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Analysis of all my papers by Eugene Garfield


Non-destructive spectroscopic methods
Carl Djerassi Scientist
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So I used that in... for years, for decades. I had lots of graduate students and post docs working in this area. At the same time as we developed the methods, we also used them for the structural elucidation of more and more complex molecules, and methods such as mass spectrometry, or spectroscopic methods, such as infrared, ultraviolet, nuclear magnetic resonance, a non-destructive method. It’s like, you know, when you carry out an X-ray of a person, or an MRI of a person, when you put them in the instrument, you know, and the X-ray, radiologist and so on, but they don’t destroy you in the process... or hopefully they don’t, they just get the picture and you’re still there. Well, the same thing is with instruments, with spectroscopic methods, you take this compound, you either dissolve it, or even with a crystal, you analyse the spectrum but you still have the material there, which is quite important, because non-destructive methods of analysis mean that you can apply it to things which are very, very rare, of which you have only very small... small amounts. And that ability to analyse smaller... and to determine the structures of smaller and smaller amounts of material, extended the power of structural elucidation enormously. If you think about it, let’s say the structure of morphine, or strychnine, we’re taking two molecules, which are very famous natural products. Morphine is a constituent of the poppy, and you know, strychnine is from the strychnos plants. Chemists worked for decades on these. There was a German chemist working on strychnine, who spent his entire life essentially on the chemical structure of strychnine, and gradually got more... never solved the entire structure, but got many pieces of it, but he needed hundreds and hundreds of grams of this. Well, to use the opposite extreme, the last sort of natural products chemistry I did in the last 20 years, and I think with that I’ll be able to, sort of, end the... almost the chemical story I could say, of my chemical work, we worked so little that in some cases you couldn’t even see the material, and yet we could tell what the entire room looked like, which is really quite extraordinary, but means you need very, very little material, or you have only very little material. And that you can only do through physical methods, and not through chemical manipulation. And once we reach that point, and we’re pretty well at that point now, we chemists, I don’t mean the royal 'we' of Carl Djerassi, I mean we chemists, means that we have destroyed... we’ve made a major advance forward; we can do certain things much more rapidly, with much smaller amounts of material, but in some respects in a much less interesting way. We’re just using black boxes in a way... really, well, I was going to say, artificial methodology, which is the wrong word, but it leads me to the one methodology that I forgot to mention.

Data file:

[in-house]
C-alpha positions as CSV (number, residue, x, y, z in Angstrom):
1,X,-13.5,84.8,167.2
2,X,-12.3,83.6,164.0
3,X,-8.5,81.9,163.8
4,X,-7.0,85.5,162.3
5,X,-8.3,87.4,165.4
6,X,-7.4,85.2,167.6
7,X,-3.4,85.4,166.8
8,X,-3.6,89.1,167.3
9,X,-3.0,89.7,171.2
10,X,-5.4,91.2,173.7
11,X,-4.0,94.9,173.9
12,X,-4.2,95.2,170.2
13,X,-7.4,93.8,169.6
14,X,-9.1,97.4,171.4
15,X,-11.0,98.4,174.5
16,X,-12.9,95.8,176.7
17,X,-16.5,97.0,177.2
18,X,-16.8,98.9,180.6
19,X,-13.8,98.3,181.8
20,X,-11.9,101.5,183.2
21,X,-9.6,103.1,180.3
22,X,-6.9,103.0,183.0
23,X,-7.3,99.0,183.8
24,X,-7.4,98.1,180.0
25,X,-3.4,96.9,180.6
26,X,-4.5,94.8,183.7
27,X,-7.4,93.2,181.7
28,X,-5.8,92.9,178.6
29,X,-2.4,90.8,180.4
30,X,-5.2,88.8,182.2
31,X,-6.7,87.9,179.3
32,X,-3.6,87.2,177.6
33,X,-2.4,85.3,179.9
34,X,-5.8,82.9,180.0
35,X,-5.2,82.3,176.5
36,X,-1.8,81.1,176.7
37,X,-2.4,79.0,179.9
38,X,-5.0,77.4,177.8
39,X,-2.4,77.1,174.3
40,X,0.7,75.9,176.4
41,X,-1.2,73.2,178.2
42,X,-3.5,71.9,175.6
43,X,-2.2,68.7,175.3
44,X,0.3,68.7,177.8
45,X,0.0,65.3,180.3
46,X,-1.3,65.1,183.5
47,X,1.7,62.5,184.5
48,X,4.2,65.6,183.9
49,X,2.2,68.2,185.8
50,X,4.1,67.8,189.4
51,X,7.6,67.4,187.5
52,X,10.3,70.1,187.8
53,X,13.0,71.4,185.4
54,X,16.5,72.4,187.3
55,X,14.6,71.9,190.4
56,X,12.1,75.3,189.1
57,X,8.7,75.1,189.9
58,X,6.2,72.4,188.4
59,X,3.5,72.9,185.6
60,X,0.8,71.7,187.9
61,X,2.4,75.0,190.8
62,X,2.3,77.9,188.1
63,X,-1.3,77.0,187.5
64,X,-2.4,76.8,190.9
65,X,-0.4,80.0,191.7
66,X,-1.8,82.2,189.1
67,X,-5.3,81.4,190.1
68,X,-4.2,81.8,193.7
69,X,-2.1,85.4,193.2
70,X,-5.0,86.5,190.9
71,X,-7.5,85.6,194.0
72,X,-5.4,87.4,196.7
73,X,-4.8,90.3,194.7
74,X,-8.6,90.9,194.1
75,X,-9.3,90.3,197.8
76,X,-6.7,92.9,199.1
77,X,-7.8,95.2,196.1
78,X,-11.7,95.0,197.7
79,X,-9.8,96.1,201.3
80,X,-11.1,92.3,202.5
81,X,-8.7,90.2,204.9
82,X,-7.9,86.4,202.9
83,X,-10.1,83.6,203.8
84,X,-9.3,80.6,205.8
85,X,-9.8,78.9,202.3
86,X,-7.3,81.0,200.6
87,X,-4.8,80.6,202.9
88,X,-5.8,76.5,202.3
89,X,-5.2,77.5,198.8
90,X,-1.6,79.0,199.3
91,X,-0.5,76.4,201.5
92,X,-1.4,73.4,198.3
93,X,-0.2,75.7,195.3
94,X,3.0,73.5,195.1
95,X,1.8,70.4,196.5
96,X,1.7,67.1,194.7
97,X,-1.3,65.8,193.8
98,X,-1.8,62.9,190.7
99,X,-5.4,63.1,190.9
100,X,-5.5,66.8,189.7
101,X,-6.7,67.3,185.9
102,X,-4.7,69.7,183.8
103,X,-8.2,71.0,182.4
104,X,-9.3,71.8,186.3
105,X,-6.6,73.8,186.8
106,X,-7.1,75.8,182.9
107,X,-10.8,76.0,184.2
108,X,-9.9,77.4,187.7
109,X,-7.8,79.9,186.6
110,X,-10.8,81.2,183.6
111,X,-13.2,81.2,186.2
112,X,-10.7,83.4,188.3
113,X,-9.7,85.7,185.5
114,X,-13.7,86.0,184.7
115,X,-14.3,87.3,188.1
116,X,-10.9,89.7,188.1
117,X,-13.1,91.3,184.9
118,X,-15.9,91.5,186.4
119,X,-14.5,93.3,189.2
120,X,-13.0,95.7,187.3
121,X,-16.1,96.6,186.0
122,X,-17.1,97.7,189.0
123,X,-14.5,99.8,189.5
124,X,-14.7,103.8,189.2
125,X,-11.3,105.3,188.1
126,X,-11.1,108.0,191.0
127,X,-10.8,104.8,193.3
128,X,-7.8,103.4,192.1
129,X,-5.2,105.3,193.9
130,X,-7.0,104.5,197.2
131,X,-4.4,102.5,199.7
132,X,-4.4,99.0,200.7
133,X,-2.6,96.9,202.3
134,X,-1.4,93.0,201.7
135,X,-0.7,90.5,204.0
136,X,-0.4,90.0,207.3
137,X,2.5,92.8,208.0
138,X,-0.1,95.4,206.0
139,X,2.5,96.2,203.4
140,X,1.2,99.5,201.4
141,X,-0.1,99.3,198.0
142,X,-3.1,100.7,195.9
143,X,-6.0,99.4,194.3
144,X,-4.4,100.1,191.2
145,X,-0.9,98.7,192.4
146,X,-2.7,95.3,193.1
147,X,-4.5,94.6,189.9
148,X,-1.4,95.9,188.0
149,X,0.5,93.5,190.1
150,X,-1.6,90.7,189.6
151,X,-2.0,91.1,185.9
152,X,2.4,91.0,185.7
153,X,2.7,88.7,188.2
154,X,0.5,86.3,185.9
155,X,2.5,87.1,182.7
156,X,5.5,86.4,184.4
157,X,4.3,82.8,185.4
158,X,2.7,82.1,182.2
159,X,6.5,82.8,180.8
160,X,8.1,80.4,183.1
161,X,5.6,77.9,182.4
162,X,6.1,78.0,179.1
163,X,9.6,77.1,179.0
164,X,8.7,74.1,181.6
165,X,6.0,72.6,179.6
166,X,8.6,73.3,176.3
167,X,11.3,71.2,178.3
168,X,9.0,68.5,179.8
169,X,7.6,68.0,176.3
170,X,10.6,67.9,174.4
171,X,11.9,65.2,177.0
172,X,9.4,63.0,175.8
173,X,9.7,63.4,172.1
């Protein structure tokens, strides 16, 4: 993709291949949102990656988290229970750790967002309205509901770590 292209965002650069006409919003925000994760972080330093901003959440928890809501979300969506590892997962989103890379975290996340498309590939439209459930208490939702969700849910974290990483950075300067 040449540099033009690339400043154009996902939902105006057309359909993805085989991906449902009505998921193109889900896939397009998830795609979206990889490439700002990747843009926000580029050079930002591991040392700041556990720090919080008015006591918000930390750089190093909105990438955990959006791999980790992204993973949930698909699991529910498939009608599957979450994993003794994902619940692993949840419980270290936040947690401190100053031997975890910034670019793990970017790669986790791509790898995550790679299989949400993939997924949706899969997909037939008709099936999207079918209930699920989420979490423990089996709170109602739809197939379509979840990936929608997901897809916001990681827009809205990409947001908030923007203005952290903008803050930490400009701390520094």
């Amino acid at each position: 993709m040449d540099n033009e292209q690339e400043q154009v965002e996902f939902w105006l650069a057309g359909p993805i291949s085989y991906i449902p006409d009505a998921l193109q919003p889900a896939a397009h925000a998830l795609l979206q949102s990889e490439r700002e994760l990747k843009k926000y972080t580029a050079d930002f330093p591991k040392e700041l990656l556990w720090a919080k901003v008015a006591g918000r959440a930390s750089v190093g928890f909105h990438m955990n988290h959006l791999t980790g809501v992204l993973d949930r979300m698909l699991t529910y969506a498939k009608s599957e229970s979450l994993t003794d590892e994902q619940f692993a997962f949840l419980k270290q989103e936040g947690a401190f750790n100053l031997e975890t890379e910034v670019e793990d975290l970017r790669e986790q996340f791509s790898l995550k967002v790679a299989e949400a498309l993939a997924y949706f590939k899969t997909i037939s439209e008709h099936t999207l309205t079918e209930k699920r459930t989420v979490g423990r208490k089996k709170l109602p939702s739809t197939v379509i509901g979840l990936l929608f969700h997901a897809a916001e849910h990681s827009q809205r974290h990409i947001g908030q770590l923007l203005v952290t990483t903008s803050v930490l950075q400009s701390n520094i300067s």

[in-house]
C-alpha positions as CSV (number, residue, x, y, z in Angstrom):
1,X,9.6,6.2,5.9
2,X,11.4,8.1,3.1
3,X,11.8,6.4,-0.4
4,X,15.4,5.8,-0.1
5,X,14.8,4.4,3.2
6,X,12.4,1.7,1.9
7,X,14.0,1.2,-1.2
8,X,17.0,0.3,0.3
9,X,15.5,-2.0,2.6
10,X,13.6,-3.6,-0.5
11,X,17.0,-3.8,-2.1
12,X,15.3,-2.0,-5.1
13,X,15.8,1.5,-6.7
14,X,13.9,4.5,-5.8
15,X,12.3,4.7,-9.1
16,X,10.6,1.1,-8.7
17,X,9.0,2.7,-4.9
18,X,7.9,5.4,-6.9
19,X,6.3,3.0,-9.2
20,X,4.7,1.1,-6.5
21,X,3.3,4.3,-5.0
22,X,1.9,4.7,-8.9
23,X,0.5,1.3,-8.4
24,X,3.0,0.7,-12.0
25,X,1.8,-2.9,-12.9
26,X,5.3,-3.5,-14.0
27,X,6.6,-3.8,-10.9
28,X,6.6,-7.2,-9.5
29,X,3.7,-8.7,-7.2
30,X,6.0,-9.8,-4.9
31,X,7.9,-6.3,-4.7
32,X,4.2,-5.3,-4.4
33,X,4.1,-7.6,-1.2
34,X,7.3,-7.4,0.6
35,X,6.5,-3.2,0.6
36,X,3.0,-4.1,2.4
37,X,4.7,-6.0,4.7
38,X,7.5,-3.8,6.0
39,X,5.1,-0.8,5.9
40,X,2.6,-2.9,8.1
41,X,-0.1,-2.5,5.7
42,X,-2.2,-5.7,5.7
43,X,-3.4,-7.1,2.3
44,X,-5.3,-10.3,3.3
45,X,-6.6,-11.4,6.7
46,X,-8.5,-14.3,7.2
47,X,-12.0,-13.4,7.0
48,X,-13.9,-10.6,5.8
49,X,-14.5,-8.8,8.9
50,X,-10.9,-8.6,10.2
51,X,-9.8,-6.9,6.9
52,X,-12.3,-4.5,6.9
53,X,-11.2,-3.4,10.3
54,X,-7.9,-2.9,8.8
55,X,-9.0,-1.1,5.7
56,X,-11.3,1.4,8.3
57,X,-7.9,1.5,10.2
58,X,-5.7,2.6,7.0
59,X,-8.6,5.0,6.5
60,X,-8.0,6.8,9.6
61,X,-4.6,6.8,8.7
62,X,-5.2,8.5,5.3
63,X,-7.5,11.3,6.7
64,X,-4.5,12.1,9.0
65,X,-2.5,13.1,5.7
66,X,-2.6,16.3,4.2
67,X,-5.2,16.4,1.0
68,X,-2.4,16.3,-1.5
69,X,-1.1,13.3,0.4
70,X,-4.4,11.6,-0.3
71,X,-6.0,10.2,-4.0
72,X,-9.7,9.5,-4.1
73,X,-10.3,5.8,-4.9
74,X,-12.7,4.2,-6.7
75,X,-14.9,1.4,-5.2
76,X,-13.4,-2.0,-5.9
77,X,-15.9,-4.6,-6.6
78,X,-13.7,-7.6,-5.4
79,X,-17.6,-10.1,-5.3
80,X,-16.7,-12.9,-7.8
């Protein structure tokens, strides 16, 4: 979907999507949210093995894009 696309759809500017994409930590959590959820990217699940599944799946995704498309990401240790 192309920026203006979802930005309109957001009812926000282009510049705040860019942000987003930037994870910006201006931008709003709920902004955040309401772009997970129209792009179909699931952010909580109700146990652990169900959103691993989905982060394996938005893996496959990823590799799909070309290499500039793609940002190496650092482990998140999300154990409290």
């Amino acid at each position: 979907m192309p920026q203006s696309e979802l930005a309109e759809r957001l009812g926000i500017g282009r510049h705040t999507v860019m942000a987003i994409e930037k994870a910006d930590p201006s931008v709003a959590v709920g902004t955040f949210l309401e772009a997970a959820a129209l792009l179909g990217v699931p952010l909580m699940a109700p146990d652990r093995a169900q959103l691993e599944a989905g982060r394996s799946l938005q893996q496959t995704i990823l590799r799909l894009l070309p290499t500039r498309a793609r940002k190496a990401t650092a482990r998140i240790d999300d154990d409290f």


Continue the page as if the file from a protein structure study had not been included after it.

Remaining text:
Austrian-American Carl Djerassi (1923-2015) was best known for his work on the synthesis of the steroid cortisone and then of a progesterone derivative that was the basis of the first contraceptive pill. He wrote a number of books, plays and poems, in the process inventing a new genre, 'science-in-fiction', illustrated by the novel 'Cantor's Dilemma' which explores ethics in science.

Listeners: Tamara Tracz

Tamara Tracz is a writer and filmmaker based in London.

Tags: Morphine, Strychnine, Mass spectrometry, Strychnos

Duration: 3 minutes, 33 seconds

Date story recorded: September 2005

Date story went live: 24 January 2008